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Louis Joseph Janvier, Haitian Statesman

Julian Gantt, Class of 2007

This summer, my research focused on a specific individual - Louis Joseph Janvier. Janvier was an eminent, if today largely unknown, turn-of-the-century Haitian statesman, doctor, and novelist. He was born in Port-au-Prince in 1855 to a prosperous Protestant family and at the age of twenty-two left his beloved homeland to complete his medical studies in France. The cultural and intellectual life of France during the early years of the Third Republic nurtured the young Janvier and he published a number of articles in the leading avant-garde journals of the day. As he matured, Janvier, along with other expatriate Haitian scholars of his generation, began to challenge the racist and colonial order which constituted the metropolitan milieu of the Third Republic. Janvier took up his pen innumerable times to defend what he identified as the black race and to extol its ability for rational progress as symbolized by his patrie, Haiti. I am particularly interested in how Janvier created these critiques: what types of knowledge did he deploy to fashion them? Where were these situated? How were nation, race, and empire connected?

To begin wrestling with these questions I moved to Hamilton Heights, a tree-lined neighborhood in west Harlem where the Caribbean-born Alexander Hamilton built his mansion in 1802. I lived a short distance from the Schomburg Center for Research in Black Culture, one of the research libraries in the New York Public Library system. The Schomburg Center has one of the best collections of Haitiana in North America and holds the correspondence of Haiti's diplomatic representatives, stretching from the earliest days of the nation through the United States occupation. With the help of the skilled librarians at the Schomburg, I sifted through diplomatic papers, written in Janvier's own hand, from the 1890s through the beginning of the twentieth century when he was the charg� d'affaires at the Haitian Legation in London. I also had access to nearly all of Janvier's published works and even discovered a few articles that he wrote for Haitian newspapers that I have never seen referenced elsewhere. Beyond the Schomburg, I made extensive use of the Humanities Library in Midtown to track down articles that Janvier published in French periodicals of his day which did not specifically focus on issues of race.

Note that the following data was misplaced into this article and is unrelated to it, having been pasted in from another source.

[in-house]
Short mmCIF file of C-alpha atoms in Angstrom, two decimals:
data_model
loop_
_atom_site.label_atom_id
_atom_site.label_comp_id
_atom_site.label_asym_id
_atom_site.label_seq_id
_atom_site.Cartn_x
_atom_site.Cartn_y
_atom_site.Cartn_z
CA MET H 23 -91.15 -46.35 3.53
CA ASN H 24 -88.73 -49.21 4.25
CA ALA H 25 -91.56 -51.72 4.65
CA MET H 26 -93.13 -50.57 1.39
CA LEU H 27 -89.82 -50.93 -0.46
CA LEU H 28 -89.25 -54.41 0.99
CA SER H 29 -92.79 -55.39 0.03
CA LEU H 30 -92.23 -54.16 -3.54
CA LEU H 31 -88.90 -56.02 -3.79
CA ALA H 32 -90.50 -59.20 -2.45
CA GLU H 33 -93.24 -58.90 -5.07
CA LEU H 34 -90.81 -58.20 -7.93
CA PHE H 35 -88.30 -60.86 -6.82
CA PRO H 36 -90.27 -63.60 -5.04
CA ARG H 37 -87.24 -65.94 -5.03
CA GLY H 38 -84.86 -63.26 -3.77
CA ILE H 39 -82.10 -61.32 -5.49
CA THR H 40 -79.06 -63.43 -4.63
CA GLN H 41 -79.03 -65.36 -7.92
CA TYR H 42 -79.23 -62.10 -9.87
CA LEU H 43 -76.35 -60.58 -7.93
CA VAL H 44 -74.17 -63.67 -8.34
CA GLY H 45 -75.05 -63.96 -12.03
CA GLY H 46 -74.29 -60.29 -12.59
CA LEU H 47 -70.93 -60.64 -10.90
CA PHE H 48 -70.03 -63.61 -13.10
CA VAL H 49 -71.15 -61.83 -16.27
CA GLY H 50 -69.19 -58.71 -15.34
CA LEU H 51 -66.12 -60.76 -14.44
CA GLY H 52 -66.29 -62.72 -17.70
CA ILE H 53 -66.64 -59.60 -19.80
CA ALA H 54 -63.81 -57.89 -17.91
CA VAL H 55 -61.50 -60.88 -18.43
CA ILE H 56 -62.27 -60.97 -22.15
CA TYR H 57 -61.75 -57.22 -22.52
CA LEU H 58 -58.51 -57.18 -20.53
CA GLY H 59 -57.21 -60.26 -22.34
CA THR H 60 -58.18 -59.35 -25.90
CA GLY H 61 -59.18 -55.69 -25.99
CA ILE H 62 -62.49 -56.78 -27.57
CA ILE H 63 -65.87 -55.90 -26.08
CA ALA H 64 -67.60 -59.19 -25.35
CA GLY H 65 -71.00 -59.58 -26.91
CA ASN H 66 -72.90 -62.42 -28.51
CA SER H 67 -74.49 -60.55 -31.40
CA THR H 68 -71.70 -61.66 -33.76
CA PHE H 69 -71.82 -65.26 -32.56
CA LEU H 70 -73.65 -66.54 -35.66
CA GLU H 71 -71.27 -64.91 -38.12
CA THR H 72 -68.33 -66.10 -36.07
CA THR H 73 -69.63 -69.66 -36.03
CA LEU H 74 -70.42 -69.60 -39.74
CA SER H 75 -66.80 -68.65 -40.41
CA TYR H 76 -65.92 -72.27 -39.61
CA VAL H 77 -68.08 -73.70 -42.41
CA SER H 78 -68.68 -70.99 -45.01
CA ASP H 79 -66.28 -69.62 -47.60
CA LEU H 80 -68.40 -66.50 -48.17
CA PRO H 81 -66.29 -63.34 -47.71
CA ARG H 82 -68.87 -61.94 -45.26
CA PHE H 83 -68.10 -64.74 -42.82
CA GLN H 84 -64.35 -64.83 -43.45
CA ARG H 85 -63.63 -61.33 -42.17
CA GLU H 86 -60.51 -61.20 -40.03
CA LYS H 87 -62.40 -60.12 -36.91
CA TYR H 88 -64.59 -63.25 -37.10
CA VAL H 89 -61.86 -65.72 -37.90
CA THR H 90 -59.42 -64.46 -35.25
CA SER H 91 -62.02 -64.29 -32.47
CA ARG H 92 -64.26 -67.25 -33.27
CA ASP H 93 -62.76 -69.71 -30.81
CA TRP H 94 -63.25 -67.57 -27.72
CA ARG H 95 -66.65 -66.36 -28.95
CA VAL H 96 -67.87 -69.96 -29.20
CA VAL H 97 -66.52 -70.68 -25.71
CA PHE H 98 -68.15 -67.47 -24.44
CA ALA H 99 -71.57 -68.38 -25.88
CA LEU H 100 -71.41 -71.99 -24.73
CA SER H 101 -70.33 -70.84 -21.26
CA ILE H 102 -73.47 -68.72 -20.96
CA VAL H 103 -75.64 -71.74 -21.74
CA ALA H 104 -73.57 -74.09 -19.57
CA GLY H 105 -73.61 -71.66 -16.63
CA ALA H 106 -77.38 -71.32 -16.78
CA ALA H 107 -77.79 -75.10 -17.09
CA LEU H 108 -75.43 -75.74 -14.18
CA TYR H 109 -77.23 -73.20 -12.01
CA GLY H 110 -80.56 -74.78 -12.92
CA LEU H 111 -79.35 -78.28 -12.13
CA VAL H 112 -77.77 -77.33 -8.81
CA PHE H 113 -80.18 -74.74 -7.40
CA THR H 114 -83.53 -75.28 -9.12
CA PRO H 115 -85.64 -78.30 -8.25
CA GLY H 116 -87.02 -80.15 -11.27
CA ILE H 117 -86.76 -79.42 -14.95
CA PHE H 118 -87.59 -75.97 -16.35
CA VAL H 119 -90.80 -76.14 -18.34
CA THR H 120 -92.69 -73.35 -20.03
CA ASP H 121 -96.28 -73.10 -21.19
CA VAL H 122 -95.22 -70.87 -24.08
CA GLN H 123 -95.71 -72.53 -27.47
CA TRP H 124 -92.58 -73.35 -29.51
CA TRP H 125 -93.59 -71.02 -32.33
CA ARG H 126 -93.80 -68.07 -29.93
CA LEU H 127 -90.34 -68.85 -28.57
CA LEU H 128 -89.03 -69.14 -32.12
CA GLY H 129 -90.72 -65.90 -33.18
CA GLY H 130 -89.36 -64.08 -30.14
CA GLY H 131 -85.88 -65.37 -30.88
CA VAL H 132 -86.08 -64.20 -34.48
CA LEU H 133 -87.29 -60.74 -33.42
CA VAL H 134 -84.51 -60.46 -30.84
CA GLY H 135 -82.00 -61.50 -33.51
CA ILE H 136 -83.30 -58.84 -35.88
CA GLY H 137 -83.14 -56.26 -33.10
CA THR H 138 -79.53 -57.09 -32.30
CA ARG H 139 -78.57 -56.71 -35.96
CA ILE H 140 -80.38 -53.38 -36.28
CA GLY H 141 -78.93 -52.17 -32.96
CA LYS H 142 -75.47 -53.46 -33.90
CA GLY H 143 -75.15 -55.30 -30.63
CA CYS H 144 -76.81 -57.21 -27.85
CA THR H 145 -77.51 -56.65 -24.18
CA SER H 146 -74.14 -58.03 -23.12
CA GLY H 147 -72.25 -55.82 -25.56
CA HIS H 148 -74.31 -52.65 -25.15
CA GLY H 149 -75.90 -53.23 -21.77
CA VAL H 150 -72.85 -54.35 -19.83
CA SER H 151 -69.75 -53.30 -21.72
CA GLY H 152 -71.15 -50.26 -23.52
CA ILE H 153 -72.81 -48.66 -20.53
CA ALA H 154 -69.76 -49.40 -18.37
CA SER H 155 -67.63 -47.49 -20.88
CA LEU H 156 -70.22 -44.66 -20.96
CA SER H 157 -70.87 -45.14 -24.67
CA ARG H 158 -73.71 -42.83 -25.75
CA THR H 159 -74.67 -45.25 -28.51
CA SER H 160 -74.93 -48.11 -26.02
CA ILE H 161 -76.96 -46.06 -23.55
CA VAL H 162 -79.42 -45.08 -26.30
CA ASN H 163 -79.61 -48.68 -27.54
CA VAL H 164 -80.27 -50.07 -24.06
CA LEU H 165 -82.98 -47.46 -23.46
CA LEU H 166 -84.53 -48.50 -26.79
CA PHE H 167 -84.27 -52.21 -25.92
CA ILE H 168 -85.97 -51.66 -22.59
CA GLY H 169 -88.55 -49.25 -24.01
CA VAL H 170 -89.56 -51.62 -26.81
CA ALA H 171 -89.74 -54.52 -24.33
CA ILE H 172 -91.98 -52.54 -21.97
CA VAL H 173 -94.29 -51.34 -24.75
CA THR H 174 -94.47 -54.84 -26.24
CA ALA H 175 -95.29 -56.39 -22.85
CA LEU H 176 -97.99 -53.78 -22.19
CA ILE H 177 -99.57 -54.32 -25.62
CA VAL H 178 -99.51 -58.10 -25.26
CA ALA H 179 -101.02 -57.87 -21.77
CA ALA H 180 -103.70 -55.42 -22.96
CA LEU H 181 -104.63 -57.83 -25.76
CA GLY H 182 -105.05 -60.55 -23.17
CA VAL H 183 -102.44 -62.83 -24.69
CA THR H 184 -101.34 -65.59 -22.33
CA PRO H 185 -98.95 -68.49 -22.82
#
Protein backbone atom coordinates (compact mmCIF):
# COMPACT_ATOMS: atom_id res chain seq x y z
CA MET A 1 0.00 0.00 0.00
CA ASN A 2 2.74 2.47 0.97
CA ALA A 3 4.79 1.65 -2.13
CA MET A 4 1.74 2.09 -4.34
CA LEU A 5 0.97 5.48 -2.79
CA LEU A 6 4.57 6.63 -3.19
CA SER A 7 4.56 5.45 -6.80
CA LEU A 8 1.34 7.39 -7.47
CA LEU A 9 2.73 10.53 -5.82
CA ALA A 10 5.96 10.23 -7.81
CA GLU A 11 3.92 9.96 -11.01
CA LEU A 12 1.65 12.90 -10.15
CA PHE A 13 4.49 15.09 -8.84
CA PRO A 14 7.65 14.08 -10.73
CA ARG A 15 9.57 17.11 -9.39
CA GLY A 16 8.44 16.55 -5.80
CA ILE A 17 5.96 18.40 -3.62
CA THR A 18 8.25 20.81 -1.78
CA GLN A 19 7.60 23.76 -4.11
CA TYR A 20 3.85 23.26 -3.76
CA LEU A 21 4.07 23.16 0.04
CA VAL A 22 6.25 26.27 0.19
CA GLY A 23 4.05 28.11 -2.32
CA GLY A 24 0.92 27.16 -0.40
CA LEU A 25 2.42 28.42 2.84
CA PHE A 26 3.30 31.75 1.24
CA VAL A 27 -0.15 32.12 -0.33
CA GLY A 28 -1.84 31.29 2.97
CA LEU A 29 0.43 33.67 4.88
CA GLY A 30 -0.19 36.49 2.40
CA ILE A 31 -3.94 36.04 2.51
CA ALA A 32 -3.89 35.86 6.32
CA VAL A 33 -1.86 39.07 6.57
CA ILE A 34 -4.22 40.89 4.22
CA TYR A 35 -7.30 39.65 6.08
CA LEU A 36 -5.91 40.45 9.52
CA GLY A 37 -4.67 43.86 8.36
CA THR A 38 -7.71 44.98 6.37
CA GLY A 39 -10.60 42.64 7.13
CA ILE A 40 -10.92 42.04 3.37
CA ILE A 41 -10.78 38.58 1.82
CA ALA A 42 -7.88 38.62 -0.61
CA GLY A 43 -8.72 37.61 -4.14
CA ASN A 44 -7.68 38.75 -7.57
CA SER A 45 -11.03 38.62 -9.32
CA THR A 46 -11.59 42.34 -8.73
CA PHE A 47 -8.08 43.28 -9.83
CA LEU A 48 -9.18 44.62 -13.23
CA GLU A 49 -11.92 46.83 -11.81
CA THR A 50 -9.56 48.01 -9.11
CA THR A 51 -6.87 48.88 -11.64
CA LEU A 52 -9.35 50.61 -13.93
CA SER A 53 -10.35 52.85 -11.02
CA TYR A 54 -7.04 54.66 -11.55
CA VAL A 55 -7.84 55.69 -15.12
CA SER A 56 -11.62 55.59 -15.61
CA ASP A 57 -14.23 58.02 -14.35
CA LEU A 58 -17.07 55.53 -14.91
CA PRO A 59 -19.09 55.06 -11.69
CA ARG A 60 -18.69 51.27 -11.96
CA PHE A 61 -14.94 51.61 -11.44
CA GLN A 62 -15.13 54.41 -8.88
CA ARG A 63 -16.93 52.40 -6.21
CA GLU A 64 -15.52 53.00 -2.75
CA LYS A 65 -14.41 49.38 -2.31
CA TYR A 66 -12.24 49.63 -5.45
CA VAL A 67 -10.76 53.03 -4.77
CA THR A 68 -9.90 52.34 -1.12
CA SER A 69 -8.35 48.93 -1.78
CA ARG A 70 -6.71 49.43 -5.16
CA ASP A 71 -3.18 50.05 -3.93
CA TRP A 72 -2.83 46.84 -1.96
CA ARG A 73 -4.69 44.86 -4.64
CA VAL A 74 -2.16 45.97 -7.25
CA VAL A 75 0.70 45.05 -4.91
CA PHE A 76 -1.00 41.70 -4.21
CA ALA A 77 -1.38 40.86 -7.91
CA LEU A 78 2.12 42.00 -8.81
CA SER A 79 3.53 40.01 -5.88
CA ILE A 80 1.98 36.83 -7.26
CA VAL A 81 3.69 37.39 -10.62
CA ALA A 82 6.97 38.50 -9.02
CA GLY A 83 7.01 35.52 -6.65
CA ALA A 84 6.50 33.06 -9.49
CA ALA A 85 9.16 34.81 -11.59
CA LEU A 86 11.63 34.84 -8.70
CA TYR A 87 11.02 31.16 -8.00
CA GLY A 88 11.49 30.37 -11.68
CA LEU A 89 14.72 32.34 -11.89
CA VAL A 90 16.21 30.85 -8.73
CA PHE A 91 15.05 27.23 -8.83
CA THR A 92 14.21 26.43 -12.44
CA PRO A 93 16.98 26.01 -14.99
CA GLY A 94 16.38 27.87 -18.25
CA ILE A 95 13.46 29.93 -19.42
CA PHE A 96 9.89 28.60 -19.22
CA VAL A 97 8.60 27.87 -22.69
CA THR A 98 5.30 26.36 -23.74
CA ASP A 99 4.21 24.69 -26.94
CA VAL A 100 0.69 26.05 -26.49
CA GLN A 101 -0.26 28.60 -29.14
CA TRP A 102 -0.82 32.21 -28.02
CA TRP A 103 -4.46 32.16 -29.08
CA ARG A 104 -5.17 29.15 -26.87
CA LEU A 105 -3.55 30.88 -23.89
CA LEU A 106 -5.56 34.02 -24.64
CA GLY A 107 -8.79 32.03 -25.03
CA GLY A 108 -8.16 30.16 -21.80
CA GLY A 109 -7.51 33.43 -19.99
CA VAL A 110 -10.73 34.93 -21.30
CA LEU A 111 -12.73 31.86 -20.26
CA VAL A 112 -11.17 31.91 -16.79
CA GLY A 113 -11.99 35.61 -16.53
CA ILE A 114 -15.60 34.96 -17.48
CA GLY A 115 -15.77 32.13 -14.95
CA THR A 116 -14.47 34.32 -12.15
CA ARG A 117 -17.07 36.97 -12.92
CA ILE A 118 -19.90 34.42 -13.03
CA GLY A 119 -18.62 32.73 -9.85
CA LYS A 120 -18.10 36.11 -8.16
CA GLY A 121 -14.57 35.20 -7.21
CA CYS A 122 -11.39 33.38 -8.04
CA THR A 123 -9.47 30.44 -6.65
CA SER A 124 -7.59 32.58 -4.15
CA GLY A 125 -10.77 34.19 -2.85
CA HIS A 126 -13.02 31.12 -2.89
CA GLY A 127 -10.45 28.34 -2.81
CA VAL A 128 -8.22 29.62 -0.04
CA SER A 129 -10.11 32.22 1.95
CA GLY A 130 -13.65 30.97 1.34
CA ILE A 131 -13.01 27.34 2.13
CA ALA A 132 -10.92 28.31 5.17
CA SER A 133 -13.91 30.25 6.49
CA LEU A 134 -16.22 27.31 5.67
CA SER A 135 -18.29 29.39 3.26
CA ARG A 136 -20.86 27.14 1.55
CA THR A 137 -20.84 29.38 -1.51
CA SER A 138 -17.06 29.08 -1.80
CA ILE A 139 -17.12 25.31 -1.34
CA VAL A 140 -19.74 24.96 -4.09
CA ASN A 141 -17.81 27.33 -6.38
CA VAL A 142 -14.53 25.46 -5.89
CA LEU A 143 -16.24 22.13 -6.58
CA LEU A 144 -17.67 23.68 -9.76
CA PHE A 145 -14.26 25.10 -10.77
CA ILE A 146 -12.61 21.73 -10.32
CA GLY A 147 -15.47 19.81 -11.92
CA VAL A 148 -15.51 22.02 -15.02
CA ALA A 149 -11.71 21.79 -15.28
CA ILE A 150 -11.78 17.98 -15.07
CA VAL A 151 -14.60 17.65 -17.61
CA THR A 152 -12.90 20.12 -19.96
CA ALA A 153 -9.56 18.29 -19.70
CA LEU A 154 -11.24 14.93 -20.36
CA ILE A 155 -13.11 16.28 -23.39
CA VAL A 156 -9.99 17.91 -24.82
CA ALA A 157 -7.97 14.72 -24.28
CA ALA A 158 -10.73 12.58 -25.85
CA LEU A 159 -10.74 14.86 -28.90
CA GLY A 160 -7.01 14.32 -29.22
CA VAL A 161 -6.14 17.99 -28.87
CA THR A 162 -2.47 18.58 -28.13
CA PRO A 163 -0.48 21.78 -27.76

I plan to develop this research into a thesis to be completed in 2007 which will use Janvier as a means of exploring Haiti's unique and complex position as an independent and black nation-state in the nineteenth-century context of expanding colonial empires throughout Africa and the Caribbean. There are very few scholarly works which deal critically with the period of Haitian history between the Revolution and Haiti's "second independence" from U.S. occupation in 1934, as most historians write off the latter half of the nineteenth century as a period of "decline". I hope to challenge this dismissal by using the work of postcolonial scholars such as Homi K. Bhabha, Dipesh Chakrabarty, Partha Chatterjee, Paul Gilroy, Edouard Glissant, Achille Mbembe, David Scott, and Michel-Rolph Trouillot.

I am truly grateful for the financial assistance of the Evalyn Clark Memorial Travel Fellowship. Without its support, this summer of research would have been impossible.